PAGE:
Center for Hope of the Sierras helps transform the lives of males and females struggling with food addiction. Located in the scenic foothills of the Sierra Nevada Mountains, Center for Hope is the premier provider of eating disorder treatment for children, adolescents and adults of all genders.
Learn more about food addiction treatment at Center for Hope of the Sierras in Nevada
Can a person really be addicted to food? The term food addiction does not appear as a unique diagnosis in the Diagnostic and Statistical Manual of Mental Disorders (Fifth Edition), but many experts and advocacy organizations support the understanding that yes, some people can and do become addicted to food.
In addition to providing nourishment to the body, food can also trigger certain parts of the brain that are associated with reward and pleasure. When a person consumes certain types of food, especially those that are rich in sugars, fats, and salts, the brain may respond by releasing a flood of the neurotransmitter dopamine, which is the same response that occurs when a person abuses a drug such as heroin or cocaine.
Of course, addiction is more than a physical reaction. Just as many people begin to abuse alcohol or other drugs as a means of self-medicating psychological pain, or numbing themselves to unpleasant thoughts, memories, or emotions, so, too, do some people engage in the overconsumption of food.
When a person uses food in response to stress or pressure, when he or she feels compelled to eat more than his or her body needs, and when he or she is incapable of controlling the amount, frequency, and/or speed with which the eating occurs, then food addiction may be present.
Food addiction statistics
One expert, who is a former commissioner of the U.S. Food and Drug Administration (FDA), estimates that as many as 70 million Americans exhibit behaviors that are consistent with food addiction. This expert’s research also indicates that as many as 50 percent of obese individuals, 30 percent of overweight individuals, and 20 percent of people whose body mass index is within the normal range are actually dealing with food addiction. In 2014, a study of more than 130,000 women indicated that about 6 percent met the generally accepted criteria for food addiction.
Signs and symptoms of food addiction
Because food addiction is not included in the DSM-5, differences exist among healthcare professionals regarding the exact symptoms that a person must exhibit in order to be diagnosed with food addiction. However, according to organizations such as Food Addicts Anonymous and Yale University’s Rudd Center for Food Policy and Obesity, the following are common signs that may indicate the presence of food addiction.
- Eating alone or in secret
- Lying about the amount or frequency with which one eats
- Wearing baggy clothes to hide weight gain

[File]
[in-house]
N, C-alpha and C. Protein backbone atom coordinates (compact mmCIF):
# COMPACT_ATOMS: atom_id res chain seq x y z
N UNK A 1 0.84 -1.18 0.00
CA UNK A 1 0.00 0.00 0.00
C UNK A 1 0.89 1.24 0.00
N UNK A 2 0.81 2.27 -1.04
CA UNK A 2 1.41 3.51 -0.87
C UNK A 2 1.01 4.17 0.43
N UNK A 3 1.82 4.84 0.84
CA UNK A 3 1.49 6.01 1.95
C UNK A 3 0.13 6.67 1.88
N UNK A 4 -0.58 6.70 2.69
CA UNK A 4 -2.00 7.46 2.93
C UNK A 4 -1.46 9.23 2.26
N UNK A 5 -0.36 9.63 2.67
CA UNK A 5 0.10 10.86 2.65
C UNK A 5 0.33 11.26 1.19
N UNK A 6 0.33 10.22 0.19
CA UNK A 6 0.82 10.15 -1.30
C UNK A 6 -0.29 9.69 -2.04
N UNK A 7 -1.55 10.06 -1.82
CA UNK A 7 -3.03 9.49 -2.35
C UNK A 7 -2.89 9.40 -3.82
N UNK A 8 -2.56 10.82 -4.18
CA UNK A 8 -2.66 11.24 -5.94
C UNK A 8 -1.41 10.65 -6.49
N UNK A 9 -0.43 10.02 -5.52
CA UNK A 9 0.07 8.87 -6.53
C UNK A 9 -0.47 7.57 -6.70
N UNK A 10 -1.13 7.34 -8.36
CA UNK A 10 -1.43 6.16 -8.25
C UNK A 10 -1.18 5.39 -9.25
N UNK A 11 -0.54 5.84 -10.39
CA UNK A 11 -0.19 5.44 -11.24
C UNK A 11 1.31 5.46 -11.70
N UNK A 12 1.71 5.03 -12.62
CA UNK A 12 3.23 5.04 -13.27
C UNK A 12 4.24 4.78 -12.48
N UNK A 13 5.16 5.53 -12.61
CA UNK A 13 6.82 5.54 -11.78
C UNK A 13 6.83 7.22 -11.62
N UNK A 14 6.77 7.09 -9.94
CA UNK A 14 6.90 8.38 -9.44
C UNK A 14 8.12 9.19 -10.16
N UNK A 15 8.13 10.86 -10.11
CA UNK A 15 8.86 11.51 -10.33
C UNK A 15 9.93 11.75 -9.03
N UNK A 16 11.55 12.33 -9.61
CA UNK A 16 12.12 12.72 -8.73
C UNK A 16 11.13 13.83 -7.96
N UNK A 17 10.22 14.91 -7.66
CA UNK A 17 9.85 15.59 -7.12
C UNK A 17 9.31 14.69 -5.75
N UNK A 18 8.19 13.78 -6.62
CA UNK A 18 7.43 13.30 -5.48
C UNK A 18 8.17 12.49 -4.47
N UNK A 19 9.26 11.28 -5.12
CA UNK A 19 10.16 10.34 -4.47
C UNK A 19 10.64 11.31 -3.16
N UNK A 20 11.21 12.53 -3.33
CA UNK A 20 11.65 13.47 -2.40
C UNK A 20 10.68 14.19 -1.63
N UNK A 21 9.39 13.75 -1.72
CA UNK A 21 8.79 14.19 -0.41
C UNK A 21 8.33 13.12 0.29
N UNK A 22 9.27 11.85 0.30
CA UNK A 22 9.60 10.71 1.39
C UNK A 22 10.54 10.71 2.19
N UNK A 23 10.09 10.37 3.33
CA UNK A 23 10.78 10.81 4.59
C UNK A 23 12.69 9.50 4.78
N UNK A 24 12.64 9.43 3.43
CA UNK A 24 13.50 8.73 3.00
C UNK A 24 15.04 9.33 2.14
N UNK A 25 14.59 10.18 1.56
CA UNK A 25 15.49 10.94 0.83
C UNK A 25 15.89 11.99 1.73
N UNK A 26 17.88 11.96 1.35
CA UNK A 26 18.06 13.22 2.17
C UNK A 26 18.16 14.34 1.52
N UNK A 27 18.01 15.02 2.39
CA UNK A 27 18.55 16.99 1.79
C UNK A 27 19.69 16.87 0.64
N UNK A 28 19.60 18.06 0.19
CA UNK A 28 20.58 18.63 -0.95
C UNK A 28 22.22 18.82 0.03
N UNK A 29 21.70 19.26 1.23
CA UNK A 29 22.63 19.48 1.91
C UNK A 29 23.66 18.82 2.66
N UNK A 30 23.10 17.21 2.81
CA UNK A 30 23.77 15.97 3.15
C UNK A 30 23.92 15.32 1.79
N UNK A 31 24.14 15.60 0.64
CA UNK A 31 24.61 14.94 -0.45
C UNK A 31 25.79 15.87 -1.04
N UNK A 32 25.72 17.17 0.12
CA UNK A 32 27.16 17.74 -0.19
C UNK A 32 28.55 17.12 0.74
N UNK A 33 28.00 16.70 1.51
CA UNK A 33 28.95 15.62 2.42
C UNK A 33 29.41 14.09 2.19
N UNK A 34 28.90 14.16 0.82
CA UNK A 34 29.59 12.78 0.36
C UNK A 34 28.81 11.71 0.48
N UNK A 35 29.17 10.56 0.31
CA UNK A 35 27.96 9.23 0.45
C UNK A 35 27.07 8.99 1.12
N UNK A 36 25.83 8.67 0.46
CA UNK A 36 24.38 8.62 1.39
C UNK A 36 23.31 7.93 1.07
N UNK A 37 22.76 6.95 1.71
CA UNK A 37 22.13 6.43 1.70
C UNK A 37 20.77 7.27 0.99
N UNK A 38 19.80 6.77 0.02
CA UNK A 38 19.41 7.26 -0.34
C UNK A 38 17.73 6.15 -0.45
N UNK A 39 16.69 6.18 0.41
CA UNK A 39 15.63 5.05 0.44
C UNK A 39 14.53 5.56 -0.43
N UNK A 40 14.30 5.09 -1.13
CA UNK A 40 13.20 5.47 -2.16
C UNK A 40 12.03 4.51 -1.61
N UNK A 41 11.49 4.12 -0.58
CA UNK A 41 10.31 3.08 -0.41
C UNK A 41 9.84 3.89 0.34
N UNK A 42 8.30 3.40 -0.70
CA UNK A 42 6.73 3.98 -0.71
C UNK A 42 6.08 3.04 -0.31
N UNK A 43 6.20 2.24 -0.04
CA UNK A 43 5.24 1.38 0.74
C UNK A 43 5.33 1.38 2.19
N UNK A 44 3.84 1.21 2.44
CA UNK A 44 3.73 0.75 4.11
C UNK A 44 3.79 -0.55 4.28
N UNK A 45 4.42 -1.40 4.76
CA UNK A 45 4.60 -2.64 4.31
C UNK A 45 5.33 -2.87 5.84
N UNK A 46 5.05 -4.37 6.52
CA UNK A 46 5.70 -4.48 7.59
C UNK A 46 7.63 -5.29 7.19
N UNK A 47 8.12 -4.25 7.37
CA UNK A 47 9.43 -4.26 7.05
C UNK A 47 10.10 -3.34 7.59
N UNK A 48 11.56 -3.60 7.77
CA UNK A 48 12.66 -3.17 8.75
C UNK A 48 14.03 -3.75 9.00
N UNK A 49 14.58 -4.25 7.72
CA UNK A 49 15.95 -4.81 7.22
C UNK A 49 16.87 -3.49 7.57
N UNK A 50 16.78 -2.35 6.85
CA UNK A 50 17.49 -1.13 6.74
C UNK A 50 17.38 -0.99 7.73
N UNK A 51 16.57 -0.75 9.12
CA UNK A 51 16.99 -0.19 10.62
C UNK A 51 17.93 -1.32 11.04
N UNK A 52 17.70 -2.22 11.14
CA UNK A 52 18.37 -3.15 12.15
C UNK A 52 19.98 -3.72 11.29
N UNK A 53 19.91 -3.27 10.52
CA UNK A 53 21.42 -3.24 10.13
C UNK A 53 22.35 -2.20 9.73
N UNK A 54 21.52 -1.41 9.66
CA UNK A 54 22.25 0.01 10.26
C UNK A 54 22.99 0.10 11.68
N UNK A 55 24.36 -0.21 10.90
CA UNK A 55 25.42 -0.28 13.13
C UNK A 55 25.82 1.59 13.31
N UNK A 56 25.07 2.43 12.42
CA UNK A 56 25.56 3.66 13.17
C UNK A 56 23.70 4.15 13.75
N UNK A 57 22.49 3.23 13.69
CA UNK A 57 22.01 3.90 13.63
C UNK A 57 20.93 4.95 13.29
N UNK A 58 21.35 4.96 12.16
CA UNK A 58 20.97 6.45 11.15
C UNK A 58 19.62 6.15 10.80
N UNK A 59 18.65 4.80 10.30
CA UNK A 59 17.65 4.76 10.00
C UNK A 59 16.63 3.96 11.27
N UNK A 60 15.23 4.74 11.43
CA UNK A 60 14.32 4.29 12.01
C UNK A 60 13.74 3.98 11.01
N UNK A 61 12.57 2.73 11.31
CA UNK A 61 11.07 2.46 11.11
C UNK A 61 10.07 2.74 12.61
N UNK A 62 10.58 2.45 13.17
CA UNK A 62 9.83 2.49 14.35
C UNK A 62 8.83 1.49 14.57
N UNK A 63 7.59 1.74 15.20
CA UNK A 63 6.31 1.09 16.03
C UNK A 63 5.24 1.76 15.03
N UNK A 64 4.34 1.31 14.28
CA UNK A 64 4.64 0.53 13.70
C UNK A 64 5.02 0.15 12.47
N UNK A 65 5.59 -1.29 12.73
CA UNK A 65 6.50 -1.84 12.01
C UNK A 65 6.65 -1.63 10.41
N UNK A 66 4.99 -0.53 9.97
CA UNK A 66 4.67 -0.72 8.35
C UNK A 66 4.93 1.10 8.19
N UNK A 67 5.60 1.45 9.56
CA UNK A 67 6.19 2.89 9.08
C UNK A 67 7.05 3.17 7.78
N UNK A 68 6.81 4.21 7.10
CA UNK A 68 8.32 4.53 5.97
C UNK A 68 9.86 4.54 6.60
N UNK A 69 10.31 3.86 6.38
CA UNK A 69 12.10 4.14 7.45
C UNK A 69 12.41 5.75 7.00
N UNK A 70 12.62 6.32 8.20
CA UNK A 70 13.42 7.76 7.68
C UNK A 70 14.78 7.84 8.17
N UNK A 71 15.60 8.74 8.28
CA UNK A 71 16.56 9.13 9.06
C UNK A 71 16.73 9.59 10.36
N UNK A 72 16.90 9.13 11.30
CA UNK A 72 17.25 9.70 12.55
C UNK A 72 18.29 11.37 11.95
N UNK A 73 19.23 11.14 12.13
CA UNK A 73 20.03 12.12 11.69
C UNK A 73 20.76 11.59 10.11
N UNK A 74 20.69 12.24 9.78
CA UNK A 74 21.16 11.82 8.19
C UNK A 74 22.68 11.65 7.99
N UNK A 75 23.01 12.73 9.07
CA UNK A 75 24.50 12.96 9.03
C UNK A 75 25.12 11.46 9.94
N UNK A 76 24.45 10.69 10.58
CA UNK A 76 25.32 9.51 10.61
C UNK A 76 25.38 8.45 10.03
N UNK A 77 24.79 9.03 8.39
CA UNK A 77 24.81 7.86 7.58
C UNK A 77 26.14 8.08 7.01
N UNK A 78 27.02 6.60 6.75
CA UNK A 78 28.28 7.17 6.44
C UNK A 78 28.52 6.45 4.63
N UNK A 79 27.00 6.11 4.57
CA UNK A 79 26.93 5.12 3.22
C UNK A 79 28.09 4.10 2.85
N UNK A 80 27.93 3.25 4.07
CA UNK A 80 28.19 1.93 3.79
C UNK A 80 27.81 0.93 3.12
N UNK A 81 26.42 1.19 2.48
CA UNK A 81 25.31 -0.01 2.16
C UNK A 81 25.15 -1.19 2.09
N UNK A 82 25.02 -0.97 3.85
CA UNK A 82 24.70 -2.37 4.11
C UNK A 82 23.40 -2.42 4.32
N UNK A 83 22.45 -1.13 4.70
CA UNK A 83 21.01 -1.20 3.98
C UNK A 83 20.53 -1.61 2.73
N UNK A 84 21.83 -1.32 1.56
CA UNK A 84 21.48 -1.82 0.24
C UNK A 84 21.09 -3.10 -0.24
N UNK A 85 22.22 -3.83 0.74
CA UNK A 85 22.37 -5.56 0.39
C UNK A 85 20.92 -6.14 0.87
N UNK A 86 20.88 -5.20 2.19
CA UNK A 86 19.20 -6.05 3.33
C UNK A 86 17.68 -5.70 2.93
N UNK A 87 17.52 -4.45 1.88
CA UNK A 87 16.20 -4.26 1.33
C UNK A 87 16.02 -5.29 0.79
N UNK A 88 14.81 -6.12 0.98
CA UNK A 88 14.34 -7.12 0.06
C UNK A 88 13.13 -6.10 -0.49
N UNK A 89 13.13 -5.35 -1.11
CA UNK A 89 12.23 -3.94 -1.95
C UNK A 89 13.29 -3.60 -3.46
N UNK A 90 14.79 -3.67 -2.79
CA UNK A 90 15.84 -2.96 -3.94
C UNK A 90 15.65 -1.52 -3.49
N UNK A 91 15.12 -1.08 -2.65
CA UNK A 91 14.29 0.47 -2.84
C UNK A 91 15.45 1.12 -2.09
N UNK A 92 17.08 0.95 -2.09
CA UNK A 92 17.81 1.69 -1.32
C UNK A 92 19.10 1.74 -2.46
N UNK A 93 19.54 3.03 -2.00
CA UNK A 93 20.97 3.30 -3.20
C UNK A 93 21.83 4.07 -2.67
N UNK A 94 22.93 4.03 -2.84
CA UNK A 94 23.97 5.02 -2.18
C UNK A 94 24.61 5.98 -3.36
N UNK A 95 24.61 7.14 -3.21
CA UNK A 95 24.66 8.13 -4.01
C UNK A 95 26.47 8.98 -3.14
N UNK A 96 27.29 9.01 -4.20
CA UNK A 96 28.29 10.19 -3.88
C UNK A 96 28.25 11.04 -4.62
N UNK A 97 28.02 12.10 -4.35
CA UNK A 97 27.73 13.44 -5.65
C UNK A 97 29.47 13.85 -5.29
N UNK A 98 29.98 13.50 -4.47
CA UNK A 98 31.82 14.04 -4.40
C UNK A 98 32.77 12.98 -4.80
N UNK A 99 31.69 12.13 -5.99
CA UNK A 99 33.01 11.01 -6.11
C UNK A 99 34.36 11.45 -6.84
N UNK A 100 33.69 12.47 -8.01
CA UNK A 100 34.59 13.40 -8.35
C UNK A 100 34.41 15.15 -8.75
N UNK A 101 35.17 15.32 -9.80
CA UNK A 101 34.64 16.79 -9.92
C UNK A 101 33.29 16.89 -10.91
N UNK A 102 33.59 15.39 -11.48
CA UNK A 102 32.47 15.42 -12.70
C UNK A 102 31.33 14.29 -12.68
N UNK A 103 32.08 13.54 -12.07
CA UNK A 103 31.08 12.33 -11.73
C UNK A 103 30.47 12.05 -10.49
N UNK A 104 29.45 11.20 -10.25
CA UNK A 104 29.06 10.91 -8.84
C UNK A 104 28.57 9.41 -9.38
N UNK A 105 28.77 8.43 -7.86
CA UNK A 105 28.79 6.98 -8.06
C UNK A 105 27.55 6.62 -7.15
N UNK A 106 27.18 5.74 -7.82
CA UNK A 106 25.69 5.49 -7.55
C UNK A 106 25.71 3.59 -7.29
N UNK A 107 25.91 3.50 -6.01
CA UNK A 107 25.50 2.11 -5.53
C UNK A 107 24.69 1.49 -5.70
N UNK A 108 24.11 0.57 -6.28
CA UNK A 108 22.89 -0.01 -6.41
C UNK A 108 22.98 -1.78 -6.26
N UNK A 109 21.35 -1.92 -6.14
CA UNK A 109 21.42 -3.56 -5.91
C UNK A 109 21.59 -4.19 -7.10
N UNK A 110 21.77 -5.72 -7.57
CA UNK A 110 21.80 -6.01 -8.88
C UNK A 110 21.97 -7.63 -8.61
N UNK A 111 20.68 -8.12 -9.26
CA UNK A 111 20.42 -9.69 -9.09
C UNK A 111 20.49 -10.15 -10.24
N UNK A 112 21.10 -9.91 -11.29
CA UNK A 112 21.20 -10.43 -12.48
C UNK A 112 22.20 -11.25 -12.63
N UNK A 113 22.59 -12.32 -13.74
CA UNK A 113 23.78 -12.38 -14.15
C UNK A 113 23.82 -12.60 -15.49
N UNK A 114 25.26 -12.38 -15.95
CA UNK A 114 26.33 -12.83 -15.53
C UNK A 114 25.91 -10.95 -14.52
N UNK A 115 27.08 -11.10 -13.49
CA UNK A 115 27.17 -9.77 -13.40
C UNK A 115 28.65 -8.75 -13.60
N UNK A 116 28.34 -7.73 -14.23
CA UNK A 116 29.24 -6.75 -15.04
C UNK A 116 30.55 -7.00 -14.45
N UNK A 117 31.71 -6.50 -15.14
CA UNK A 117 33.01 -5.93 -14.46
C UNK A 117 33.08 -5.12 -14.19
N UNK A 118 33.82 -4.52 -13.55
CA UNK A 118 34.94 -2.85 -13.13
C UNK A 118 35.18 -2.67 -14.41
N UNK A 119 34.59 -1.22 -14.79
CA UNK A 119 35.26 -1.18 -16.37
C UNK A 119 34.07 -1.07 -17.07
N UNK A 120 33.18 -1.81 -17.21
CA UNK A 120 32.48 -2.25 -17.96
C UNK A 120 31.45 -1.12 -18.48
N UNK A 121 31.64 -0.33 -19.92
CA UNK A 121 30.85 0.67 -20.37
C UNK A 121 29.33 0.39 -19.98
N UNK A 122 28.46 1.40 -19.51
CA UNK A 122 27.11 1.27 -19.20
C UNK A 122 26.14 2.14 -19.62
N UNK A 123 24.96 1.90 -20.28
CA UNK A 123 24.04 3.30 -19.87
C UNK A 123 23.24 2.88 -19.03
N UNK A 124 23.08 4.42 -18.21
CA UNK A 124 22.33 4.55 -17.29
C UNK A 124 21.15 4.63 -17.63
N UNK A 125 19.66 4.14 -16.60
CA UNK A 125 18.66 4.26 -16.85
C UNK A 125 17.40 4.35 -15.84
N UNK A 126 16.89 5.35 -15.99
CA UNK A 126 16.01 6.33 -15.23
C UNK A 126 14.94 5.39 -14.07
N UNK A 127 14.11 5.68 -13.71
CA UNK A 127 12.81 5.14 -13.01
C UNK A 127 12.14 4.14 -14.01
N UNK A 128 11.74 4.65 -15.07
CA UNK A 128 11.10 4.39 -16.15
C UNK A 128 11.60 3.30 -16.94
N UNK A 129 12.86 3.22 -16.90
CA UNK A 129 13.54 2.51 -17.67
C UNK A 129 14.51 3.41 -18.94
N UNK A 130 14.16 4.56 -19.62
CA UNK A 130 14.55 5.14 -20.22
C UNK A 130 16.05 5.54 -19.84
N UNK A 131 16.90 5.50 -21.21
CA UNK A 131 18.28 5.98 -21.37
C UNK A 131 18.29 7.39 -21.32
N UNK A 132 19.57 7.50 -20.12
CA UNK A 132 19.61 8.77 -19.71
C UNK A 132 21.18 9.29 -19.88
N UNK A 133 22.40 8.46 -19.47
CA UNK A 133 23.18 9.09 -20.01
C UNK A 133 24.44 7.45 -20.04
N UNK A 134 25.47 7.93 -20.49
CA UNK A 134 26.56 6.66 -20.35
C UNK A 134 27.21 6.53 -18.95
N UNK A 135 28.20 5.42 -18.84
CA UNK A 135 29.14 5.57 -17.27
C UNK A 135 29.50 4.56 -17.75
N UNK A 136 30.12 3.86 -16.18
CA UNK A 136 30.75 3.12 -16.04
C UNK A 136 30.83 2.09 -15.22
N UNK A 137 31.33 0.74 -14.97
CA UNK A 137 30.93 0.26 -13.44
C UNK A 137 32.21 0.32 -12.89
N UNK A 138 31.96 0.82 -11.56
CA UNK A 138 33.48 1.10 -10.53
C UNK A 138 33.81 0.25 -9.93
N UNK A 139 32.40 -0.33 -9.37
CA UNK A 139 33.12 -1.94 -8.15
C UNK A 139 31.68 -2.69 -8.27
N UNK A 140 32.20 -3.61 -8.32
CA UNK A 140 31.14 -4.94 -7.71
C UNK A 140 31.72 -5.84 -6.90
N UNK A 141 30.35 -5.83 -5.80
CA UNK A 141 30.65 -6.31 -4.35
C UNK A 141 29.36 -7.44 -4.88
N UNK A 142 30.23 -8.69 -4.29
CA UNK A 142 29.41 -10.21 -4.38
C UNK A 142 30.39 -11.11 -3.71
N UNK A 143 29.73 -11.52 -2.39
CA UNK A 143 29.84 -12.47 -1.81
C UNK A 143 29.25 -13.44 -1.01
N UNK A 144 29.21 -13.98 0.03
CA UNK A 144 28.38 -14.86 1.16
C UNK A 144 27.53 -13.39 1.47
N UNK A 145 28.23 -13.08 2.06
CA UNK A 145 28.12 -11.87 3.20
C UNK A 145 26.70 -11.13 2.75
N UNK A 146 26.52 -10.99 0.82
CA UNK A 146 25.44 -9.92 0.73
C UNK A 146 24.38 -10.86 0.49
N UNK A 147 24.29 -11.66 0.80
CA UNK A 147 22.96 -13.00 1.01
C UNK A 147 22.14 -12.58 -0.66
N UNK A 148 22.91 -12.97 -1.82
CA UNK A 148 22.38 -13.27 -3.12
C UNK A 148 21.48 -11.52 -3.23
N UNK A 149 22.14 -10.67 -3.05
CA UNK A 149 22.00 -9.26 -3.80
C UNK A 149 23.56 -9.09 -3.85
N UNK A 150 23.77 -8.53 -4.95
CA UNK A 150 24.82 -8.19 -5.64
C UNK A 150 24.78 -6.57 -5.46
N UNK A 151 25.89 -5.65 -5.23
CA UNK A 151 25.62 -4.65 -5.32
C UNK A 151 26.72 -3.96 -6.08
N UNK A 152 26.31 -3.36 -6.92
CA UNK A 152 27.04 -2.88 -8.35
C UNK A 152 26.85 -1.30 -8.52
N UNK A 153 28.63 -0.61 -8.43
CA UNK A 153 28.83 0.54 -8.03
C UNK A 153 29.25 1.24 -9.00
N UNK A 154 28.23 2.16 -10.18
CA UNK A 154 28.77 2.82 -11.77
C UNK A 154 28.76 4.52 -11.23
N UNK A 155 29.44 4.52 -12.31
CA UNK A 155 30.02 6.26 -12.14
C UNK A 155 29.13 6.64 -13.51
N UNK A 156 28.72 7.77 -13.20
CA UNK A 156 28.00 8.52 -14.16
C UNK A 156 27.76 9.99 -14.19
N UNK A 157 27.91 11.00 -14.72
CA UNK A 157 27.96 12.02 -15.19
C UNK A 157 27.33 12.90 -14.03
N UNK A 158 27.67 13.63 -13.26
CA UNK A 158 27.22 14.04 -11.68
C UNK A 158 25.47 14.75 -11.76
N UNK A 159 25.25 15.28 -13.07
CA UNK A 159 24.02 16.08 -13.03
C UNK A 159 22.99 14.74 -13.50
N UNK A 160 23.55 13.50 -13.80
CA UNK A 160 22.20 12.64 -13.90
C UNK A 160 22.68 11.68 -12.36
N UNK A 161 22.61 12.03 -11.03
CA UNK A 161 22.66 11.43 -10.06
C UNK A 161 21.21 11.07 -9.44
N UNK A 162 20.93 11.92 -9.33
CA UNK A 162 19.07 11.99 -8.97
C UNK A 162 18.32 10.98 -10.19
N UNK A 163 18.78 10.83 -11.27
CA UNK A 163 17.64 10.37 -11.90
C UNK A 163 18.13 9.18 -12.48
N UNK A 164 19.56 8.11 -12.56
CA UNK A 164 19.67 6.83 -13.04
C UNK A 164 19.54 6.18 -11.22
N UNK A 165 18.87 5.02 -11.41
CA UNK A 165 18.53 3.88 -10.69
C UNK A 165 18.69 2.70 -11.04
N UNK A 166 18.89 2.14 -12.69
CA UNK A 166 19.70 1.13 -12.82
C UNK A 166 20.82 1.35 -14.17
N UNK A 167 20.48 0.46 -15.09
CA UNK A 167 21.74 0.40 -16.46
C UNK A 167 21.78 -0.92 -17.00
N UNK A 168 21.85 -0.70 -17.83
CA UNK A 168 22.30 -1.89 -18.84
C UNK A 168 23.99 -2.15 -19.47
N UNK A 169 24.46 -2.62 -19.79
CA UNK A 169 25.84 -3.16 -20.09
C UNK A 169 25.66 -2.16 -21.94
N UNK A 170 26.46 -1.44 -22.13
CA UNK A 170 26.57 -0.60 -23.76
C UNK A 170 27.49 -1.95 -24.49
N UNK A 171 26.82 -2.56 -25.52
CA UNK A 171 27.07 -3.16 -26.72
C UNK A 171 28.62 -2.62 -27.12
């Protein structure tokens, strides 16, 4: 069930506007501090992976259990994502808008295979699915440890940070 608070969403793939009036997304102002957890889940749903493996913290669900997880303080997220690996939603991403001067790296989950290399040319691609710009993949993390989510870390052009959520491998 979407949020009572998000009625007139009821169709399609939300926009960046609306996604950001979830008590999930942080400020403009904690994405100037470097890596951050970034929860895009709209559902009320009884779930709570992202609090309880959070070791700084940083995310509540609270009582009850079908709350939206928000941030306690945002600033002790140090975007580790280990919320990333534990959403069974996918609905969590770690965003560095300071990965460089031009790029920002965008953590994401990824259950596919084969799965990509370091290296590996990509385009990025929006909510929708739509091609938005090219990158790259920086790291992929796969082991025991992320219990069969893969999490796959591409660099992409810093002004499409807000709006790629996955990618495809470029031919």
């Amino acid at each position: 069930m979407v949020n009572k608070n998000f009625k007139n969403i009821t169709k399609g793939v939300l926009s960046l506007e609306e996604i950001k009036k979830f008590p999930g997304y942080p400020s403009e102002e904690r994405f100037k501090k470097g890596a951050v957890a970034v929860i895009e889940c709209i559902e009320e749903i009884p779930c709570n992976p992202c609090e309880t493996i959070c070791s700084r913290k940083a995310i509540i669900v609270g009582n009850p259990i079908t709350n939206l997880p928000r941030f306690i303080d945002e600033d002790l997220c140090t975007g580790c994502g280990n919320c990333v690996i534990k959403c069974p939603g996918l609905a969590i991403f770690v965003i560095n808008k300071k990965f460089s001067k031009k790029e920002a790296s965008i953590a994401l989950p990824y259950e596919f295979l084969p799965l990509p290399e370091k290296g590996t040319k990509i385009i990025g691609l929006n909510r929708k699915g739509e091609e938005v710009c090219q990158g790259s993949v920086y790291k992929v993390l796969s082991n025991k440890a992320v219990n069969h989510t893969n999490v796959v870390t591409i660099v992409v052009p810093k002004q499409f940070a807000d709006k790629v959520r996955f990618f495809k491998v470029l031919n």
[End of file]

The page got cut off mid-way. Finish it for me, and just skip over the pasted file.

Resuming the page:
- Hiding food throughout one’s house, automobile, or workplace
- Eating significantly more than one intended
- Overweight and obesity
- Excessive fatigue
- High cholesterol
- Type 2 diabetes
- Heart disease
- Obsession with food and eating
- Inability to focus or concentrate
- Low self-esteem
- Suicidal ideation
- Agitation and irritability
- Mood swings
- Periods of emotional detachment
- Feelings of shame or disgust after eating
Effects of food addiction
Untreated food addiction can lead to significant physical, mental, and emotional damage, including the following:
- Elevated cholesterol
- High blood pressure
- Type 2 diabetes
- Heart disease
- Disrupted sleep patterns
- Digestive problems
- Sexual dysfunction
- Family discord
- Diminished interpersonal relationships
- Social withdrawal and self-isolation
- Suicidal ideation
Why consider treatment for food addiction at Center for Hope of the Sierras in Nevada
Being unable to control one’s eating behaviors, needing to overeat as a means of dealing with stress, or becoming obsessed with thoughts of food and eating can have a significantly negative impact on a person’s physical health, emotional stability, and social wellbeing. As indicated earlier on this page, the impact of untreated food addiction or compulsive eating can literally be lethal. Yet prior to this worst-case outcome, individuals who are addicted to food and who do not get the professional help they need are at risk for experiencing a significantly diminished quality of life.
The impact of obesity and being overweight can be physically debilitating, while the shame, frustration, and self-hatred that is associated with food addiction can have a similarly devastating impact on a person’s state of mind. People who do not get help to overcome their compulsive eating behaviors are likely to withdraw from friends and family, avoid social or recreational pursuits that they once enjoyed, and otherwise experience a sense of isolation and ostracization. When a person’s primary means of dealing with the pain of these negative experiences is to engage in overeating, he or she will quickly be caught up in what may feel like an inescapable downward spiral.
When a person who finds him or herself in this state is given the opportunity to work with experienced and compassionate professionals, the despair of food addiction can be transformed into the promise of a much healthier and more hopeful future. Comprehensive residential treatment can provide afflicted individuals with the medical, psychological, and therapeutic support that they need to regain their physical health and make the lifestyle changes that will allow them to reassert control over their thoughts, emotions, and behaviors.